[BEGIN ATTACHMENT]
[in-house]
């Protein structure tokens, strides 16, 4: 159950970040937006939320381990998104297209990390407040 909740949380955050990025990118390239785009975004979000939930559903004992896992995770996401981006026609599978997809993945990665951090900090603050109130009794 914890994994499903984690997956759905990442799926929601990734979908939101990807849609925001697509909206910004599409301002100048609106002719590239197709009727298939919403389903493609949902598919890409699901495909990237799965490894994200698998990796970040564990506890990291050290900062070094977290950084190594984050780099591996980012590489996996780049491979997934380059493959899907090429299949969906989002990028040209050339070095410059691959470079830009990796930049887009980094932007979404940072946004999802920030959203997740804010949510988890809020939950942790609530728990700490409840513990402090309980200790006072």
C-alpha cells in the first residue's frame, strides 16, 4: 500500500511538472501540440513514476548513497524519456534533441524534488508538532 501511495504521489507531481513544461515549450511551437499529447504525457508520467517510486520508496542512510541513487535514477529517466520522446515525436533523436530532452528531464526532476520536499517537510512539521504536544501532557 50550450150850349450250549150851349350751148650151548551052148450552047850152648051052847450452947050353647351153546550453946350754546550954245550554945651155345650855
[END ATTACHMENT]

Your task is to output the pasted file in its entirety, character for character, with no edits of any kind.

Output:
[in-house]
């Protein structure tokens, strides 16, 4: 159950970040937006939320381990998104297209990390407040 909740949380955050990025990118390239785009975004979000939930559903004992896992995770996401981006026609599978997809993945990665951090900090603050109130009794 914890994994499903984690997956759905990442799926929601990734979908939101990807849609925001697509909206910004599409301002100048609106002719590239197709009727298939919403389903493609949902598919890409699901495909990237799965490894994200698998990796970040564990506890990291050290900062070094977290950084190594984050780099591996980012590489996996780049491979997934380059493959899907090429299949969906989002990028040209050339070095410059691959470079830009990796930049887009980094932007979404940072946004999802920030959203997740804010949510988890809020939950942790609530728990700490409840513990402090309980200790006072």
C-alpha cells in the first residue's frame, strides 16, 4: 500500500511538472501540440513514476548513497524519456534533441524534488508538532 501511495504521489507531481513544461515549450511551437499529447504525457508520467517510486520508496542512510541513487535514477529517466520522446515525436533523436530532452528531464526532476520536499517537510512539521504536544501532557 50550450150850349450250549150851349350751148650151548551052148450552047850152648051052847450452947050353647351153546550453946350754546550954245550554945651155345650855